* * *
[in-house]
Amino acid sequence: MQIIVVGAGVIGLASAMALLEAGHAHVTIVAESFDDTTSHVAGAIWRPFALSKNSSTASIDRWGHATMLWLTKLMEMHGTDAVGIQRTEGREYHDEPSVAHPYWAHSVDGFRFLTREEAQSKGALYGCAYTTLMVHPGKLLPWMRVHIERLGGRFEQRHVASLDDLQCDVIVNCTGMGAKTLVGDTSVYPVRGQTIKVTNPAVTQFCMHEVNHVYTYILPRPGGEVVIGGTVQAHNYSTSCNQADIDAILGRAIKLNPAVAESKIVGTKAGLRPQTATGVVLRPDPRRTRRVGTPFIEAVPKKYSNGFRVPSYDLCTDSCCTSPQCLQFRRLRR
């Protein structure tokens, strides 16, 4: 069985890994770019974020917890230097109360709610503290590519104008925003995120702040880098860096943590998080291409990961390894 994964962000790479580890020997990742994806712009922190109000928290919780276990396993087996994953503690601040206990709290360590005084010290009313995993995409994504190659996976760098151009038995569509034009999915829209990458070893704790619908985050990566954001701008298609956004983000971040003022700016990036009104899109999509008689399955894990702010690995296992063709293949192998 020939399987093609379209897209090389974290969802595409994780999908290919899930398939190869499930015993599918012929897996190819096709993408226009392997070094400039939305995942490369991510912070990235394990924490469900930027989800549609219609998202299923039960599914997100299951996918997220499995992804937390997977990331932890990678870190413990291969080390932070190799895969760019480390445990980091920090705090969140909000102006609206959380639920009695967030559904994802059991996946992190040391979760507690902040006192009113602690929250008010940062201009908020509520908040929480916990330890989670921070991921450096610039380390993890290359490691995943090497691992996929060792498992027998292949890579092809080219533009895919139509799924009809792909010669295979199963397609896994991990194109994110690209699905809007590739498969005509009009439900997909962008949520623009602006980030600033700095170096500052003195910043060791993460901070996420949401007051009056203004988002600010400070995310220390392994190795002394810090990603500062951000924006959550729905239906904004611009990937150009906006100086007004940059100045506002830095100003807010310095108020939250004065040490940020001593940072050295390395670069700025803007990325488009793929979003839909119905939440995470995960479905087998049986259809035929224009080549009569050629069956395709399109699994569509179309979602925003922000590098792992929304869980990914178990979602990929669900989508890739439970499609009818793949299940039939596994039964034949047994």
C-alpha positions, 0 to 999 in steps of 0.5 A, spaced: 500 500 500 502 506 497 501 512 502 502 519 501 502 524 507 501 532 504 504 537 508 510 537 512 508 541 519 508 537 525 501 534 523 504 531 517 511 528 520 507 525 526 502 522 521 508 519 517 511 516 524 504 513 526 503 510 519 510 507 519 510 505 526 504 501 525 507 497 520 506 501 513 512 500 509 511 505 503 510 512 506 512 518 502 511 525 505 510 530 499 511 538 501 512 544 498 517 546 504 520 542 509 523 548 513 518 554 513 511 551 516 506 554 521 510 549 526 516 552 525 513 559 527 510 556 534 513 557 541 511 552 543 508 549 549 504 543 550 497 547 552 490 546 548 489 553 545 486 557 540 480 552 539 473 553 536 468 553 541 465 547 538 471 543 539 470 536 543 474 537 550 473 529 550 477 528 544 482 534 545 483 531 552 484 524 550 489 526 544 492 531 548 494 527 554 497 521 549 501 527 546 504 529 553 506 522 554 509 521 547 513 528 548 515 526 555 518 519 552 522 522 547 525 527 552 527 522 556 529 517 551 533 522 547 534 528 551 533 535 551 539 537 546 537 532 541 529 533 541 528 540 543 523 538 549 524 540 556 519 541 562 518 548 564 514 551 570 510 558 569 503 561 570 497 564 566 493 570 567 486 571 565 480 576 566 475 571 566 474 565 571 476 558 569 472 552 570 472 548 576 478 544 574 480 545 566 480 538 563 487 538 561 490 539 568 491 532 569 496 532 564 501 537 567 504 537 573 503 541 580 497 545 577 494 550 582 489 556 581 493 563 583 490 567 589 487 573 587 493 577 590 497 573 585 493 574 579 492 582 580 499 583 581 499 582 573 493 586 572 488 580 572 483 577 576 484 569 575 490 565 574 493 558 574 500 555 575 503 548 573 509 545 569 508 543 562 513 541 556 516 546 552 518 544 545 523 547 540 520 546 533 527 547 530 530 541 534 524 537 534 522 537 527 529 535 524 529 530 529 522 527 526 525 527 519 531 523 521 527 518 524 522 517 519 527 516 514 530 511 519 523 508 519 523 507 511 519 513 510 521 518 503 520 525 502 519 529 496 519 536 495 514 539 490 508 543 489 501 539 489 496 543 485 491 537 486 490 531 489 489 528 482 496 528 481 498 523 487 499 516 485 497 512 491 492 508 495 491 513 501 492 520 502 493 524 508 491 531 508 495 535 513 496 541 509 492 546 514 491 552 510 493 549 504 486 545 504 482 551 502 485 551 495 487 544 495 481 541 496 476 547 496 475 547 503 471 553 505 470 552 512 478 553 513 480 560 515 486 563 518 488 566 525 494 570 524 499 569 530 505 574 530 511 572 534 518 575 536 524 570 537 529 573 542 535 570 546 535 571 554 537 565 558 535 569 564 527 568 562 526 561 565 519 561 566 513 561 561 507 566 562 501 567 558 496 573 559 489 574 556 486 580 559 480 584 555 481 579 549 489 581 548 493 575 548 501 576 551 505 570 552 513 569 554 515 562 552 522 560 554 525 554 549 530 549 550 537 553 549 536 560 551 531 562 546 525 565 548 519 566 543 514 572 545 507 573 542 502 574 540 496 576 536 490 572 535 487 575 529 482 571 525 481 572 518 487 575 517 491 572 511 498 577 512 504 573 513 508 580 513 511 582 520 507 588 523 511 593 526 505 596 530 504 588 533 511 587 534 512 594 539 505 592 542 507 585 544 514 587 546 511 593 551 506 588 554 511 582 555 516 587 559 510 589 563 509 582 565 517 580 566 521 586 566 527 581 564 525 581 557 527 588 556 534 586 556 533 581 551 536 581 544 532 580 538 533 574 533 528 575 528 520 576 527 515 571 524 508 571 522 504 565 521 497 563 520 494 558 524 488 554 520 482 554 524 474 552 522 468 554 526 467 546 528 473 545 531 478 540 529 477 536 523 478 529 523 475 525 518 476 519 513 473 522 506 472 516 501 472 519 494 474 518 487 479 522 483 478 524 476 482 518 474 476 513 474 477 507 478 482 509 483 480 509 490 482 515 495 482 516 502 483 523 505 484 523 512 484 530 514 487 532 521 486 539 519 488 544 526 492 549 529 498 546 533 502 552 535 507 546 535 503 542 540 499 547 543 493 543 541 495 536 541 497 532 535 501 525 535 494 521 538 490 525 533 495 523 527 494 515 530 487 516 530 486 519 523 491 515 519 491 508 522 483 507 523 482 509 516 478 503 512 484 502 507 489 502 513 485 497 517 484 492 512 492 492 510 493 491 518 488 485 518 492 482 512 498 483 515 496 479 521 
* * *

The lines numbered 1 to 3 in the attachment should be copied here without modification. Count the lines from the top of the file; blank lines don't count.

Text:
[in-house]
Amino acid sequence: MQIIVVGAGVIGLASAMALLEAGHAHVTIVAESFDDTTSHVAGAIWRPFALSKNSSTASIDRWGHATMLWLTKLMEMHGTDAVGIQRTEGREYHDEPSVAHPYWAHSVDGFRFLTREEAQSKGALYGCAYTTLMVHPGKLLPWMRVHIERLGGRFEQRHVASLDDLQCDVIVNCTGMGAKTLVGDTSVYPVRGQTIKVTNPAVTQFCMHEVNHVYTYILPRPGGEVVIGGTVQAHNYSTSCNQADIDAILGRAIKLNPAVAESKIVGTKAGLRPQTATGVVLRPDPRRTRRVGTPFIEAVPKKYSNGFRVPSYDLCTDSCCTSPQCLQFRRLRR
């Protein structure tokens, strides 16, 4: 069985890994770019974020917890230097109360709610503290590519104008925003995120702040880098860096943590998080291409990961390894 994964962000790479580890020997990742994806712009922190109000928290919780276990396993087996994953503690601040206990709290360590005084010290009313995993995409994504190659996976760098151009038995569509034009999915829209990458070893704790619908985050990566954001701008298609956004983000971040003022700016990036009104899109999509008689399955894990702010690995296992063709293949192998 020939399987093609379209897209090389974290969802595409994780999908290919899930398939190869499930015993599918012929897996190819096709993408226009392997070094400039939305995942490369991510912070990235394990924490469900930027989800549609219609998202299923039960599914997100299951996918997220499995992804937390997977990331932890990678870190413990291969080390932070190799895969760019480390445990980091920090705090969140909000102006609206959380639920009695967030559904994802059991996946992190040391979760507690902040006192009113602690929250008010940062201009908020509520908040929480916990330890989670921070991921450096610039380390993890290359490691995943090497691992996929060792498992027998292949890579092809080219533009895919139509799924009809792909010669295979199963397609896994991990194109994110690209699905809007590739498969005509009009439900997909962008949520623009602006980030600033700095170096500052003195910043060791993460901070996420949401007051009056203004988002600010400070995310220390392994190795002394810090990603500062951000924006959550729905239906904004611009990937150009906006100086007004940059100045506002830095100003807010310095108020939250004065040490940020001593940072050295390395670069700025803007990325488009793929979003839909119905939440995470995960479905087998049986259809035929224009080549009569050629069956395709399109699994569509179309979602925003922000590098792992929304869980990914178990979602990929669900989508890739439970499609009818793949299940039939596994039964034949047994």